It’s no secret that information technology (IT) is a field dominated by men. Although women make up 57% of our workforce, they hold just 25% of computing jobs.
Why are women less likely to go into STEM careers? And why, once they’re in these careers, do they make up just a small fraction of leadership positions?
In spite of efforts for inclusion, representation is still sorely lacking in IT departments in organizations across not only the United States but the world. Whether it’s equal pay, greater numbers of female leaders, or more promotion opportunities, there are plenty of ways that organizations can create female-friendly environments where women in information technology can thrive.
The Current State of Women in Computer Science
Ironically, computer science was initially a female-dominated field. In fact, the world’s first computer programmer, Ada Lovelace, created the entire field. Women have so much to offer STEM, so why are female IT staff left behind?
Computer science jobs are slated to grow by an additional 19% by 2026. However, women only earn 18% of computer science degrees in the U.S.
Even more alarming is the fact that the percentage of women in computer science is dropping. Between 1990 and 2013, there was an 11% drop in female IT professionals.
Why We Need More Women in IT
Gender diversity has always been a challenge in STEM fields. While diversity might sound like a marketing initiative, it has a tremendous impact on an organization’s culture and revenue:
- Diverse teams are more profitable: Diverse teams are more creative because of their varied life experiences. Great minds think differently, after all. It’s no wonder why diverse teams are 15% more likely to have above-average profits.
- Increase retention rates: Organizations that staff 50% of leadership positions with female IT professionals have more pay equity, higher retention, and better job satisfaction overall.
- Female leaders create a positive culture: 43% of professionals say that female leaders create a more respectful, safe work environment. A greater split among the genders also improves communication and morale across the organization.
5 Strategies to Retain Female IT Professionals
Female IT professionals are a necessity for organizational success. But 51% of women in information technology say their career prospects are worse today than before the pandemic.
While a single organization can’t change this systemic problem overnight, these five strategies can create a culture where female IT experts thrive.
1. Clear Career Progression
Sixty-Six percent of women in IT say there is no path forward for their career at their current organization. Plus, only 25% of women think they’ll be promoted, compared to 54% of men. This is why it’s so critical for organizations to create a pipeline for employee promotions.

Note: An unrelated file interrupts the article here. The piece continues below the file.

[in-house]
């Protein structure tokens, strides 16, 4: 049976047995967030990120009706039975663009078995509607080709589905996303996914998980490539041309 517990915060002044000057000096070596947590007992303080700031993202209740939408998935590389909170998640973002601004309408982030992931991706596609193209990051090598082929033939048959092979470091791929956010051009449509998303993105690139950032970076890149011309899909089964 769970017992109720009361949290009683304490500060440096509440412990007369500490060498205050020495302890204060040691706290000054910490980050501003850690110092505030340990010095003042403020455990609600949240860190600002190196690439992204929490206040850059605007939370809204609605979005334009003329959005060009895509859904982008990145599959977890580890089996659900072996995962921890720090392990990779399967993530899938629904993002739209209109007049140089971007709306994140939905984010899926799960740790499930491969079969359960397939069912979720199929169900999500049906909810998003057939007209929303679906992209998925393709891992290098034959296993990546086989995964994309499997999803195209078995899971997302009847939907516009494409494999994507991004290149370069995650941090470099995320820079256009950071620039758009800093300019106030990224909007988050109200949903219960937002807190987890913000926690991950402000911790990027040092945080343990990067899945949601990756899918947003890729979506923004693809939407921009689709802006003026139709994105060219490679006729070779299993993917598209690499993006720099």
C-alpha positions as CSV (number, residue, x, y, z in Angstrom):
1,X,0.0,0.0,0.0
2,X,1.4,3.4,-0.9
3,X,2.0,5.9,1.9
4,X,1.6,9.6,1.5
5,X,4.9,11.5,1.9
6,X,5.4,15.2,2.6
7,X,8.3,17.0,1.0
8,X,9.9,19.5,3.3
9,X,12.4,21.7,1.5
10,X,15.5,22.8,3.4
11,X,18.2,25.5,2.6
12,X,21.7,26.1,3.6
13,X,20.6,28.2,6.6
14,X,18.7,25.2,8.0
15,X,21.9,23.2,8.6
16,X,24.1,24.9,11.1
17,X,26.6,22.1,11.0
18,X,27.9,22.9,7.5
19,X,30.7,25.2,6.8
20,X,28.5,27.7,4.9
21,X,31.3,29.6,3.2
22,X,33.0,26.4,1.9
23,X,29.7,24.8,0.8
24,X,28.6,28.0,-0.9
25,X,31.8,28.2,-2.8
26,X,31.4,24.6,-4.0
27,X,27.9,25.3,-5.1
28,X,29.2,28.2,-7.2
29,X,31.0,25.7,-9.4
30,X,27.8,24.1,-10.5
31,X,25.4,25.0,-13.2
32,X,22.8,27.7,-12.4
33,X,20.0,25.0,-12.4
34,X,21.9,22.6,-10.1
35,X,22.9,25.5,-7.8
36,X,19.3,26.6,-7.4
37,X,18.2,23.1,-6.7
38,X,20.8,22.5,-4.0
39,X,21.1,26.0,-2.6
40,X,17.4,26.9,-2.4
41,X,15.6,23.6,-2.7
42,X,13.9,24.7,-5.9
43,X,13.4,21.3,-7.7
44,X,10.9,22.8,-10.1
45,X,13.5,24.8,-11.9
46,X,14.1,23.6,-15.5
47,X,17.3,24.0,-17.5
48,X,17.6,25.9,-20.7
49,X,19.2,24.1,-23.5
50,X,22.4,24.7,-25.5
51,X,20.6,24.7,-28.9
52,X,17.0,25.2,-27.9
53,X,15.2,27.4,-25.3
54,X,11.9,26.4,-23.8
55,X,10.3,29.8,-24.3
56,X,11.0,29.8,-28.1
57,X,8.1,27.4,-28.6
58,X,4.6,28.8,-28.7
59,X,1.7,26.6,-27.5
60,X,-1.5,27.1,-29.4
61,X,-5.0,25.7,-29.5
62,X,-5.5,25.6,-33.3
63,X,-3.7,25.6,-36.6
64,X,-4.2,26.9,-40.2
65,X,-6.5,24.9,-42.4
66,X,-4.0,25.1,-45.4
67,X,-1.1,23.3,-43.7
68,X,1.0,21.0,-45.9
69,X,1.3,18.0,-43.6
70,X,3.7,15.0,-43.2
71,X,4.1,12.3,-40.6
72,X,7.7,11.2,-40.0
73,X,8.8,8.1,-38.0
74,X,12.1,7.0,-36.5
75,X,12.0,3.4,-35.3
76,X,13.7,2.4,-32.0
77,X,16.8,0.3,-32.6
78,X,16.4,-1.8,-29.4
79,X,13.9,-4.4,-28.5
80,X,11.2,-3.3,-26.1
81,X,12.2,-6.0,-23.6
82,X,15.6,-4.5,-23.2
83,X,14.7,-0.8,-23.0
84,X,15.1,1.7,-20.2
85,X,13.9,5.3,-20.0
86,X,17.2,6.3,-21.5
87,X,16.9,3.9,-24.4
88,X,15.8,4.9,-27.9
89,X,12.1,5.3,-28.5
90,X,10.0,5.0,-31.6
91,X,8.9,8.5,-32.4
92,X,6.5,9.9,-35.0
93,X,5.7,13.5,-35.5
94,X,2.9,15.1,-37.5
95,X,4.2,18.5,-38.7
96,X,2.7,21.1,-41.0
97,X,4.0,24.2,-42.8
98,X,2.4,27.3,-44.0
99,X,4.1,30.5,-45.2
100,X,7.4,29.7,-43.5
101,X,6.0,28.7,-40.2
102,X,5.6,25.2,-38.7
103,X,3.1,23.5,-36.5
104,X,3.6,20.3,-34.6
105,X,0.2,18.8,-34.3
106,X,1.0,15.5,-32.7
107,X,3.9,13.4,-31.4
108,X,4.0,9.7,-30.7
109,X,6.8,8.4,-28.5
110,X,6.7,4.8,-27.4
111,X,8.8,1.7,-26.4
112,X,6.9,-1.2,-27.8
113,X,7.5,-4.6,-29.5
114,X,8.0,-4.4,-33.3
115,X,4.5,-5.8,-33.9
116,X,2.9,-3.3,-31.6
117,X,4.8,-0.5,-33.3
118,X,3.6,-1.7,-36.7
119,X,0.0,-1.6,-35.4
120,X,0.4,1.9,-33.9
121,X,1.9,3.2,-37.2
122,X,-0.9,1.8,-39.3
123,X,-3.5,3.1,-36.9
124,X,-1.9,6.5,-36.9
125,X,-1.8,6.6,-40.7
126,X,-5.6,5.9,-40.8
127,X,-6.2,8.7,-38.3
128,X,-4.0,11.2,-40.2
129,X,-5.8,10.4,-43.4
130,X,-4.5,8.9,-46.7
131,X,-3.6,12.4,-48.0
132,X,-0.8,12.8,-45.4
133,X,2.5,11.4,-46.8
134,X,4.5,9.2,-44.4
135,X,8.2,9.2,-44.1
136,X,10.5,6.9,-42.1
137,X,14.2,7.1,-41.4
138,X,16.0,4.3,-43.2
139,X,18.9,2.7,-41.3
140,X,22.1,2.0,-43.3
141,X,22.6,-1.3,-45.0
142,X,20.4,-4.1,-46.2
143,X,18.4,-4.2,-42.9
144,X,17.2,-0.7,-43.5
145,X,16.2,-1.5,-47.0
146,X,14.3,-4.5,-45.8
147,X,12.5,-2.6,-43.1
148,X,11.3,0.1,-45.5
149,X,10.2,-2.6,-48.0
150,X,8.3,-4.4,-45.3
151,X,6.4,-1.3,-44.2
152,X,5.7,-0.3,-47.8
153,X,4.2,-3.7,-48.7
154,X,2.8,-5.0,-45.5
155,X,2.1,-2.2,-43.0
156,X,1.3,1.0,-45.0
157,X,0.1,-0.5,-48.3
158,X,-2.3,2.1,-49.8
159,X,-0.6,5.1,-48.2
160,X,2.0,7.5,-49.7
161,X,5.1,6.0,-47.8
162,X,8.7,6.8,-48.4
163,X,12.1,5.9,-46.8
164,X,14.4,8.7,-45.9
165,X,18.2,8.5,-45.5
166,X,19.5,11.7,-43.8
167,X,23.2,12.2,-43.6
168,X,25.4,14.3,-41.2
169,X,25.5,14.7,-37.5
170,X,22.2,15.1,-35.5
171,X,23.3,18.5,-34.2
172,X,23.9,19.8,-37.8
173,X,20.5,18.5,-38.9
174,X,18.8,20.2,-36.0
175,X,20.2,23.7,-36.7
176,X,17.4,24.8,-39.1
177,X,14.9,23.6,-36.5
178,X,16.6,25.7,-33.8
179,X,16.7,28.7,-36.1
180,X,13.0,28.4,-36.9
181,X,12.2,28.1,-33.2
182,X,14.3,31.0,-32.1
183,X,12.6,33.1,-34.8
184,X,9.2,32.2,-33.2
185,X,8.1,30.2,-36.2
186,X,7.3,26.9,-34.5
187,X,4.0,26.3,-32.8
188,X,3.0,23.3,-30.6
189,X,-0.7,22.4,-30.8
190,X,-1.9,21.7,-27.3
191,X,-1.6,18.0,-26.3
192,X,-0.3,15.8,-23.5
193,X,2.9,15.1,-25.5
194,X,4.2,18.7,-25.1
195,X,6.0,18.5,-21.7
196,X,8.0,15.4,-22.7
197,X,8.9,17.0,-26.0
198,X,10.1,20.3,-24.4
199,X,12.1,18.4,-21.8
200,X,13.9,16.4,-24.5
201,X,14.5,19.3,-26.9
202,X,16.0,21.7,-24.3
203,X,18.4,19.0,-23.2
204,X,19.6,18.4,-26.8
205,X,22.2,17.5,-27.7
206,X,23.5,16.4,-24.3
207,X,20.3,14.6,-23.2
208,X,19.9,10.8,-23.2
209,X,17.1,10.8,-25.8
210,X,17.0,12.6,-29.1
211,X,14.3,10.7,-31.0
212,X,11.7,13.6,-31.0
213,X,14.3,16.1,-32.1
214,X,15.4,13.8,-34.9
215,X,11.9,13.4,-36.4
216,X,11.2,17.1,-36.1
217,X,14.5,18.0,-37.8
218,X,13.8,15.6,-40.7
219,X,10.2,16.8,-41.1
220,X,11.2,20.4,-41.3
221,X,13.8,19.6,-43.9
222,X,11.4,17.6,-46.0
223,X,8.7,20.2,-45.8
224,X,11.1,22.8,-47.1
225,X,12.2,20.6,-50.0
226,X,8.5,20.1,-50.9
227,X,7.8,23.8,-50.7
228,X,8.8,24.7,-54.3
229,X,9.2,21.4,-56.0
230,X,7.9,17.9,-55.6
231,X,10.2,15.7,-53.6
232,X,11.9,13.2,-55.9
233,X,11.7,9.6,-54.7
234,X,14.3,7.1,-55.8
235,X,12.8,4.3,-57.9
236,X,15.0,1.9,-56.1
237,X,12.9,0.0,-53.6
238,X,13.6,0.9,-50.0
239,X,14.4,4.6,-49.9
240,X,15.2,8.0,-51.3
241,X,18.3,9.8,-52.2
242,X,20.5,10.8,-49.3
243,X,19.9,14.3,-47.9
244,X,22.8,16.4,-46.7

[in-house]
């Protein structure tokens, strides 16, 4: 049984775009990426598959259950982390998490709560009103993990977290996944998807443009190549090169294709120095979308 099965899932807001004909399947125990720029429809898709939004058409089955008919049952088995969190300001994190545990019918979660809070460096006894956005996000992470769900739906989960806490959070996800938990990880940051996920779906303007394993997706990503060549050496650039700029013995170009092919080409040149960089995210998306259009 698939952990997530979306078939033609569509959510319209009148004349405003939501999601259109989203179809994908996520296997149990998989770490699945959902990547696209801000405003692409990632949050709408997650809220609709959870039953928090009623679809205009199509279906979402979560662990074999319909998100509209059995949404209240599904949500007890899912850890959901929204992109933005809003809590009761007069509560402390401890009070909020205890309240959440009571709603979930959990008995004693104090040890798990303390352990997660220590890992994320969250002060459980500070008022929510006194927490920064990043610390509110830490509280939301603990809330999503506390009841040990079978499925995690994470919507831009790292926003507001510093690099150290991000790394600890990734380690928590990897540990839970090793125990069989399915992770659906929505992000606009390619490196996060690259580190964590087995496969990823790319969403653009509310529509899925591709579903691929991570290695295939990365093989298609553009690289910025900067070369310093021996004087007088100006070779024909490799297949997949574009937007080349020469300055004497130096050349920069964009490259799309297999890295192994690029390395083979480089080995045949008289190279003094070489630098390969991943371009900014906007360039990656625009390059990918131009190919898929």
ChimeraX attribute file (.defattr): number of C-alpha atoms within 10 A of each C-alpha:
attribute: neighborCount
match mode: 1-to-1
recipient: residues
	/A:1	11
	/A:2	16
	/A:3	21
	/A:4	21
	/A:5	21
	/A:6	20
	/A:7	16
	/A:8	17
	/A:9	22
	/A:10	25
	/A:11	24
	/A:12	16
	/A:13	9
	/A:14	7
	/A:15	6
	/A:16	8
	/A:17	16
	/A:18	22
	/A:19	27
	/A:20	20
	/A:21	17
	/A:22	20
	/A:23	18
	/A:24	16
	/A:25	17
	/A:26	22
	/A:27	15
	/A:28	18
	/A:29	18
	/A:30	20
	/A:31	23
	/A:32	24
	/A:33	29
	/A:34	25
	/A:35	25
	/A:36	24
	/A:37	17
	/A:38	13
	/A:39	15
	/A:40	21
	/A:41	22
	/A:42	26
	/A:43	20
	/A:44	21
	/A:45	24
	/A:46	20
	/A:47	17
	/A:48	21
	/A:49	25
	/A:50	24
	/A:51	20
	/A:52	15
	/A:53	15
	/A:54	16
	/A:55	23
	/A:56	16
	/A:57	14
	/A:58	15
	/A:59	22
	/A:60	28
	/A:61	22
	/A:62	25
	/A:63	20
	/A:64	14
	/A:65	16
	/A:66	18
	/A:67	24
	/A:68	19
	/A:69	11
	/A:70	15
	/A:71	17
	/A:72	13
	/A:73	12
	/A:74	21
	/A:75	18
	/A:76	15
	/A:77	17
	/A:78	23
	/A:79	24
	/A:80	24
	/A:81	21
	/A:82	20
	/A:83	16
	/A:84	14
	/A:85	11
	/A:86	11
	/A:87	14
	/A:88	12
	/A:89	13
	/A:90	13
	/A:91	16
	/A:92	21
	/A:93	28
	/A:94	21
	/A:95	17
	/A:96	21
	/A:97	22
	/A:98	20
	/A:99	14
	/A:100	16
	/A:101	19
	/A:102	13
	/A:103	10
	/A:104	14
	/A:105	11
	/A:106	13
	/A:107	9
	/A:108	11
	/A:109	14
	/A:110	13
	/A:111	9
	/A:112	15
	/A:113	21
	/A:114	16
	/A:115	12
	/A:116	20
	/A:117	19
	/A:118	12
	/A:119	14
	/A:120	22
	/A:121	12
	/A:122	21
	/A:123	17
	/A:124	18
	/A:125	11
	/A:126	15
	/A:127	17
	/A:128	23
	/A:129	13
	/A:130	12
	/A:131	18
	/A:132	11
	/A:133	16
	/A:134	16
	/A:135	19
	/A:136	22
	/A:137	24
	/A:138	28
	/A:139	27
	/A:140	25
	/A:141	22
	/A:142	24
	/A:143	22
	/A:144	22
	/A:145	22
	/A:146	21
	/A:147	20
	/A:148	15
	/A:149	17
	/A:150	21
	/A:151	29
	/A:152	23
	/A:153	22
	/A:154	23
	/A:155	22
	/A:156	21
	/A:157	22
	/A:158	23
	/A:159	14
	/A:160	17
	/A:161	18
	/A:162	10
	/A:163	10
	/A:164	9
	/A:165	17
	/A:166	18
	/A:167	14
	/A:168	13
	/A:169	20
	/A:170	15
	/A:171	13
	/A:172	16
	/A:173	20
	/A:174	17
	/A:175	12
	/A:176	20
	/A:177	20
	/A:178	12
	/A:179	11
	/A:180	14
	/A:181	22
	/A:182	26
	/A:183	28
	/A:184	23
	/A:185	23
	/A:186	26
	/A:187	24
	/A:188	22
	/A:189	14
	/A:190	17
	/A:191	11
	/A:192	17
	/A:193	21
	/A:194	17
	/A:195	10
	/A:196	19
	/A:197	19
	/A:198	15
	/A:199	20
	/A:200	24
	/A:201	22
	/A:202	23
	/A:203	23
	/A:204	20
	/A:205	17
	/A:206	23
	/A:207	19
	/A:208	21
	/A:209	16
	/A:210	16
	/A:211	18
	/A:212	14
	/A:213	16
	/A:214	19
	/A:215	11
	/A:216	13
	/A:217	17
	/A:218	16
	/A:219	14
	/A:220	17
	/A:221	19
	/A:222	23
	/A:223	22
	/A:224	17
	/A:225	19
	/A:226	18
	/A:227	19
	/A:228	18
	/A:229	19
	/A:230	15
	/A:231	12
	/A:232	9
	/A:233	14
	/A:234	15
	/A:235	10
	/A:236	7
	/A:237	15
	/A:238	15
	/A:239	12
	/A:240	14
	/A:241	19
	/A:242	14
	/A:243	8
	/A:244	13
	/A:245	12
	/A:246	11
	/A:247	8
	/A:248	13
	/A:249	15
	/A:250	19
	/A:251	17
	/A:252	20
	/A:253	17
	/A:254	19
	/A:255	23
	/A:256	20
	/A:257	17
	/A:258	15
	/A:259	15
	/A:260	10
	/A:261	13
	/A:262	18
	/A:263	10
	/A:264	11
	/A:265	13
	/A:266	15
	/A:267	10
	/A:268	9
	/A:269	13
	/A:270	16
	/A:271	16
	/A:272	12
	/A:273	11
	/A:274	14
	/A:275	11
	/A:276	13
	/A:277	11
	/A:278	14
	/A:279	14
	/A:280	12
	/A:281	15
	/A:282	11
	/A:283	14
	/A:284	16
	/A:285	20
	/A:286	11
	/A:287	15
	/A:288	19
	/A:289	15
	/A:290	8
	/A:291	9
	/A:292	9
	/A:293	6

Try to offer more career opportunities for your team. There should be obvious paths to promotion—or, if you have a small organization where that isn’t possible, at least create a set raise schedule. You can even arm your team with skills-based training to prevent them from stagnating in their career.
2. Fair Compensation
The premise of “equal pay for equal work” is a good one, but many workplaces have made salary discussions taboo. This is problematic for women in information technology, who earn an average of 3% less than their male coworkers.
When you consider the fact that the employees have identical experience and skillsets, with the only difference being their gender, this is alarming.
It might feel uncomfortable at first, but salary transparency is a must to ensure female IT staffers are compensated equally. Ask your HR team to do a complete audit, ensuring that underpaid employees are raised to an appropriate level.
3. Diverse Hiring and Leadership Initiatives
Humans look for other people who are similar to themselves, which is why men tend to hire other men for STEM jobs. Without women in hiring positions, a male-centered environment is a pattern that repeats itself.
Only 43% of organizations invest in diverse hiring initiatives. It’s no wonder why 48% of women in information technology report discrimination during the hiring process. This is yet another reason why organizations need to not only hire more women for STEM jobs but also have more female leaders with hiring power.
4. Zero-tolerance Harassment Policies
Even if an organization manages to attract female IT employees, that doesn’t mean its environment is female-friendly. Just 38% of female IT workers feel supported by their organization, and 36% say they experience regular sexual harassment at work.
Your HR team needs to take a zero-tolerance approach to sexual harassment in all of its forms. This includes obvious harassment, like inappropriate touching, but it also includes less-obvious problems like put-downs and “jokes” that isolate female employees.
5. Skills-based Training
Women in STEM are 22% more likely to experience imposter syndrome. Seventy-nine percent of women also say they feel a constant need to prove themselves in a male-dominated workplace.
While culture definitely plays a role, organizations should equip female IT employees with the skills to exceed in their roles. Pay for training or certifications for all of your employees, encouraging women to pursue training for higher levels of work. Regularly praise and recognize your female IT experts for their accomplishments, just as you would for male employees.
Dice Communications: Bridging the Gaps for Women in IT
An IT specialist can look like anyone. It’s time to change the culture of IT to not only invite female IT experts into the fold but create a safe, welcoming space where they can thrive. This requires internal change that might be difficult, but it leads to better outcomes in terms of employee retention, improved work quality, and revenue.
It’s time to be the change. See how Dice Communication’s diverse leadership team is making a difference.